What is BP's methane intensity target?
Methane 'intensity' refers to the amount of methane emissions from BP’s operations where gas goes to market, expressed as a percentage of that gas. BP is targeting a methane intensity of 0.2%, and holding it below 0.3%.
The Oil and Gas Climate Initiative (OGCI) companies (which includes BP) has set a target to reduce by 2025 the collective average methane intensity of its aggregated upstream gas and oil operations by one fifth to below 0.25%, with the ambition to achieve 0.20%, corresponding to a reduction by one third.
How will BP's target be pursued?
There is a lot going on, from upgrades in mature production fields to new designs and technologies in new fields. One huge area of focus is BP’s onshore gas production in the United States – other than Alaska – what’s called the Lower 48. The business pioneered a technique there known as ‘green completions’, which captures gas that would otherwise be flared or vented as wells are completed. Pneumatic controllers that bleed some gas as part of normal operations are being upgraded with versions that allow less methane into the atmosphere.
In production, BP is increasingly using long horizontal wells which avoid multiple vertical ones; fewer well pads, less associated piping and other equipment reduce the potential for leaks. It is also trialling pumps powered by solar energy rather than gas.
What about newer projects?
In newer projects, it’s possible to ‘design out' methane emissions. In the Khazzan giant field in Oman, for example, where there are hundreds of wells, instead of having multiple well-heads or clusters of equipment for each well, the gas is fed by pipe to a central processing facility. This dramatically cuts down the number of locations and pieces of equipment where leaks could occur.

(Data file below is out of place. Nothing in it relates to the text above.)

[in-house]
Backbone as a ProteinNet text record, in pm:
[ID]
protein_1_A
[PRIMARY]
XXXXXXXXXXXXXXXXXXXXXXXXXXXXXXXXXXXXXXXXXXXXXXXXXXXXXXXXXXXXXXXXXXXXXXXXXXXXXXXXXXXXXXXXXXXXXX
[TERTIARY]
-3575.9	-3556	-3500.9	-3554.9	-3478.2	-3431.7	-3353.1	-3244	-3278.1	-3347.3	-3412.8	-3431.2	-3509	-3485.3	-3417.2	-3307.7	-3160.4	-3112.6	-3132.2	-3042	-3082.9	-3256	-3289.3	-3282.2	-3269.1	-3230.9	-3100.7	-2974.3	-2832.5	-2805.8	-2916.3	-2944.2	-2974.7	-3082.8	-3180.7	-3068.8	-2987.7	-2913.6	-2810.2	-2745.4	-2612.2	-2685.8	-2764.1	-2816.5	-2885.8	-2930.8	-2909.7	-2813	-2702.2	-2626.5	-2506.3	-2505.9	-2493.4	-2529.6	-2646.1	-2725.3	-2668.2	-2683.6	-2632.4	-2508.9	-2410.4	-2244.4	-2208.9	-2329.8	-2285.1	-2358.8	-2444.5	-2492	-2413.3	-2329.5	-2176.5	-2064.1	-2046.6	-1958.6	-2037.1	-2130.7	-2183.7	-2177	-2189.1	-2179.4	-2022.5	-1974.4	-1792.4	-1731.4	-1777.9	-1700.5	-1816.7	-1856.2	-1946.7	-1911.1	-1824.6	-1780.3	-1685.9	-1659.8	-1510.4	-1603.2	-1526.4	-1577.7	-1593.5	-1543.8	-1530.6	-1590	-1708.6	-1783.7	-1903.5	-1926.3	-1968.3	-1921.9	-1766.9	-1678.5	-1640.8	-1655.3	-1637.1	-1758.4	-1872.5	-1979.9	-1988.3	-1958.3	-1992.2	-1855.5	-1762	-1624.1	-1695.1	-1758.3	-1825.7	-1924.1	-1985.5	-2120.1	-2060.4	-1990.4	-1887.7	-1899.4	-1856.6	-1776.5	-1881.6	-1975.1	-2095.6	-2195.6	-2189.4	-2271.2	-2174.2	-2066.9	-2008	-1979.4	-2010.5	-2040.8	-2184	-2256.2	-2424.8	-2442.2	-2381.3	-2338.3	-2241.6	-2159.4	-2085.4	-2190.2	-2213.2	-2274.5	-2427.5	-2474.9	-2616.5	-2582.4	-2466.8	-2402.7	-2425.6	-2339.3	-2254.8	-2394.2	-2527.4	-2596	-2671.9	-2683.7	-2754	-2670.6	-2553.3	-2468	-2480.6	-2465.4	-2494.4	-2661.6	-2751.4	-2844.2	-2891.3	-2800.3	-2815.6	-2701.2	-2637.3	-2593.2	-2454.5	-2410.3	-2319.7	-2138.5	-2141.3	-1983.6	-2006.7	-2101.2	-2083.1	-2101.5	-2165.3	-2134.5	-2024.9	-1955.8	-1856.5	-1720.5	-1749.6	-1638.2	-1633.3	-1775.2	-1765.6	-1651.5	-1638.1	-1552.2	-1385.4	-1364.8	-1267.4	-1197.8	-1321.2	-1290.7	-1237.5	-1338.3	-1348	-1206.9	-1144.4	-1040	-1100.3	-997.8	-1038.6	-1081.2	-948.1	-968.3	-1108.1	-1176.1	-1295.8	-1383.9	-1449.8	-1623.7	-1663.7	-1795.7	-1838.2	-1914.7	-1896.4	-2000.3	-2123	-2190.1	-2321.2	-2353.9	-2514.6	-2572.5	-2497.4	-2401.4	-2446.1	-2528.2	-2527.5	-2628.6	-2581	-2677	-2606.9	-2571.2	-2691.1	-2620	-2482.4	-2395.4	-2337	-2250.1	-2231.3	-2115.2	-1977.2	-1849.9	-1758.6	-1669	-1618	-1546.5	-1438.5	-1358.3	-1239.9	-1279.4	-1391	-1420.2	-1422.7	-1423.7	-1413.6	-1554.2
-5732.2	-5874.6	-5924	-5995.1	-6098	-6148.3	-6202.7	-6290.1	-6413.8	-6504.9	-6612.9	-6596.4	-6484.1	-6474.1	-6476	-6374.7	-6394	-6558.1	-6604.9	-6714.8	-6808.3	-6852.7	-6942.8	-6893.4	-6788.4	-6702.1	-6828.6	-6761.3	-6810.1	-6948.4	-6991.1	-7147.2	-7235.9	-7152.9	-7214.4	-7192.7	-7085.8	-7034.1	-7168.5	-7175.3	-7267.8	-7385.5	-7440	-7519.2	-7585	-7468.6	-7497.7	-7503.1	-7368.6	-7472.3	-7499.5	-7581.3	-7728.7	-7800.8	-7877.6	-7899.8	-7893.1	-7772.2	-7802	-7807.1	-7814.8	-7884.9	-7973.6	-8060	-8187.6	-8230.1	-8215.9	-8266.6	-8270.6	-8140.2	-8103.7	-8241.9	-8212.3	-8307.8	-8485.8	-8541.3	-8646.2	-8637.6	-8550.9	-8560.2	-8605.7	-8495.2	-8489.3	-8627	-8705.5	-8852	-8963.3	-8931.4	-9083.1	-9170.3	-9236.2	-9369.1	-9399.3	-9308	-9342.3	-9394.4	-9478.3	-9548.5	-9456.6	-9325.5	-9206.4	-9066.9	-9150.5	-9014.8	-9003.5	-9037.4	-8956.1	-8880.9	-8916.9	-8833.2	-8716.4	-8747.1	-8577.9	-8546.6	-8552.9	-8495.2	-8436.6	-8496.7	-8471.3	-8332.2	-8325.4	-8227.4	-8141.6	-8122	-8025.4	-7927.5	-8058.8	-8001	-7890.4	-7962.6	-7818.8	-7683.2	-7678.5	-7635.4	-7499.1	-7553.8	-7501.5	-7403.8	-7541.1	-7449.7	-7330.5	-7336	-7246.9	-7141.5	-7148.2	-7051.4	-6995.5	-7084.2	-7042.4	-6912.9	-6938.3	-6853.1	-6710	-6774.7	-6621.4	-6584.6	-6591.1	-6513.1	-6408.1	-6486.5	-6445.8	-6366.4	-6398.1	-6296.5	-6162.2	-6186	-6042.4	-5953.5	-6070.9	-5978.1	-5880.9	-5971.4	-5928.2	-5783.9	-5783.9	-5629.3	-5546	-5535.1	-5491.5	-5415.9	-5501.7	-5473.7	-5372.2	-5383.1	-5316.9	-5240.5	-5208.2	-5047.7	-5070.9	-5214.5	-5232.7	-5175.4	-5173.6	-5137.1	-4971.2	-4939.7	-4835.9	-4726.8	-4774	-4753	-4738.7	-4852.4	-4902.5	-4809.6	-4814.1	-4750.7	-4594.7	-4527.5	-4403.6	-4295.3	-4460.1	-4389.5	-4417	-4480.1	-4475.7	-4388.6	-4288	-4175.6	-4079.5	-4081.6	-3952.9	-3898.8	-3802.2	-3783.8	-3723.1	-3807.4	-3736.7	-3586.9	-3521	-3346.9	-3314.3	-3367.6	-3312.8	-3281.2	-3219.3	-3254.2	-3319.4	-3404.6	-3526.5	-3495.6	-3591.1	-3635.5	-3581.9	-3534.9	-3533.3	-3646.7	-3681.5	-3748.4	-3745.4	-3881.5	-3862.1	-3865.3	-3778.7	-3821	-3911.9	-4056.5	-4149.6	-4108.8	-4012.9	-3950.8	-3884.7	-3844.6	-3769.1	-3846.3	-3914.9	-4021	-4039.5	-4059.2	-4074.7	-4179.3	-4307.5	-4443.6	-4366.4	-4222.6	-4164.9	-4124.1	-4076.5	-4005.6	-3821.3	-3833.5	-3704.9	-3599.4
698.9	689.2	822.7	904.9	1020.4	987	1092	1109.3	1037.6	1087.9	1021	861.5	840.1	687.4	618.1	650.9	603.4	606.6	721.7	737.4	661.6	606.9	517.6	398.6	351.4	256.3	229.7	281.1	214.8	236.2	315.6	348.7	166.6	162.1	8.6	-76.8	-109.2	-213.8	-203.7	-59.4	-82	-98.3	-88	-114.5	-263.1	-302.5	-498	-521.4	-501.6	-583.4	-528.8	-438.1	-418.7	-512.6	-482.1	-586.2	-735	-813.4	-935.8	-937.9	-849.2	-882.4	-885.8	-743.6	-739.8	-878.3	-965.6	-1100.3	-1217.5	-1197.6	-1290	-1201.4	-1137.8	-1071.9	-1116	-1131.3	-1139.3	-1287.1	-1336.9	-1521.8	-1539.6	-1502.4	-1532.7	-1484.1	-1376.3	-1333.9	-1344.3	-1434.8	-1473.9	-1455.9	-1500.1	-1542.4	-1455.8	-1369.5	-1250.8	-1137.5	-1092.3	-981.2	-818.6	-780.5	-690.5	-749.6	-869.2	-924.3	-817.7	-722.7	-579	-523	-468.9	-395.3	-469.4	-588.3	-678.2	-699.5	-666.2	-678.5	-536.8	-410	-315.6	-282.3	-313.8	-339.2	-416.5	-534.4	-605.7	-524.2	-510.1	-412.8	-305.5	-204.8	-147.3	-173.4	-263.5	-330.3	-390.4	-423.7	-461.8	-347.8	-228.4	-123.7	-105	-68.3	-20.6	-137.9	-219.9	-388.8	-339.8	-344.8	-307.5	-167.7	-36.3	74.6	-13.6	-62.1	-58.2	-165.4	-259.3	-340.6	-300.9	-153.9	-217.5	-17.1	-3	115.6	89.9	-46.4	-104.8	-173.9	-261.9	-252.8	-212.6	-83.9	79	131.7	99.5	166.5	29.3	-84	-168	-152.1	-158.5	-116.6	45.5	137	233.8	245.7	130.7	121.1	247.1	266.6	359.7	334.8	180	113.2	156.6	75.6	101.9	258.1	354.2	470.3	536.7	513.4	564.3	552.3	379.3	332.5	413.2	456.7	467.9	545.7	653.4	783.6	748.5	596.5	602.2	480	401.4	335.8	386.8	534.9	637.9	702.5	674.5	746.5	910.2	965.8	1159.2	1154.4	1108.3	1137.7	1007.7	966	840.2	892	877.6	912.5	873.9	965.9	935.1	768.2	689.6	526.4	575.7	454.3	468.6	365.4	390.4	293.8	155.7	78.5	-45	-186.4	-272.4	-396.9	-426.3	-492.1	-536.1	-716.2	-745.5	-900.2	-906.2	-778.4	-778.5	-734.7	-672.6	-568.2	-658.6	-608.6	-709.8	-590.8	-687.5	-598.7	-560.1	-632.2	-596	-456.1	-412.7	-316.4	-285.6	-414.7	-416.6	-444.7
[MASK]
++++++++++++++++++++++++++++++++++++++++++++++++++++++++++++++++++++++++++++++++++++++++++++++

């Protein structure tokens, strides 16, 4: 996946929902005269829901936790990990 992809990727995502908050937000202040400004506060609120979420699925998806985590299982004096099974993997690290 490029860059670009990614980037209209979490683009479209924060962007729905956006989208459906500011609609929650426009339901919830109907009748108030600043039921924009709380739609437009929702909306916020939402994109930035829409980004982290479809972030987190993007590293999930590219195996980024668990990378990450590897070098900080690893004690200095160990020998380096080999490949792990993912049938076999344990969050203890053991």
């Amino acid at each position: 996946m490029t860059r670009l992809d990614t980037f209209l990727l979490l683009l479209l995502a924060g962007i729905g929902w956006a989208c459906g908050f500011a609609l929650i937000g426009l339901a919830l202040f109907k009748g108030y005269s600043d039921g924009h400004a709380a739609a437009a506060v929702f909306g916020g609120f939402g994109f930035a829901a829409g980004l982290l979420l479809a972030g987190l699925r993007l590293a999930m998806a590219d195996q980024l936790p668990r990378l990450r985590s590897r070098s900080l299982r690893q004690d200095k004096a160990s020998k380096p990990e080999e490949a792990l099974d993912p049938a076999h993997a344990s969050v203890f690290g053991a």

View from a climate scientist
Professor Steve Pacala from Princeton University is a leading climate scientist and co-director of the Carbon Mitigation Initiative, a partnership established between BP and Princeton nearly 20 years ago. He gave his personal view to BP Magazine:
“When I first heard BP's 0.2% methane intensity target, it really grabbed my attention. As a scientist I've looked at a lot of data on methane emissions from oil and gas infrastructure and the average across all companies is more than ten times higher than that 0.2%.
If the industry as a whole were to adopt BP's target then methane emissions from oil and gas infrastructure would no longer be a major component in the global warming problem. In fact, it would become a minor, almost negligible component. So it really is an extraordinary number.”
What technologies are you using to target methane?
As well as taking steps to reduce emissions, BP is contributing to the effort to detect and measure methane emissions more accurately, using technologies such as drones and truck-mounted laser sensors and infrared cameras. At BP’s forthcoming Ghazeer project in Oman, there are plans to install continuously operating cameras with a 1,700-metre scanning radius linked to software to quantify levels of emissions. That technology sums up what’s happening across BP – using technology and experience to pinpoint methane emissions and eliminate them wherever feasible.
This article was first published in June 2018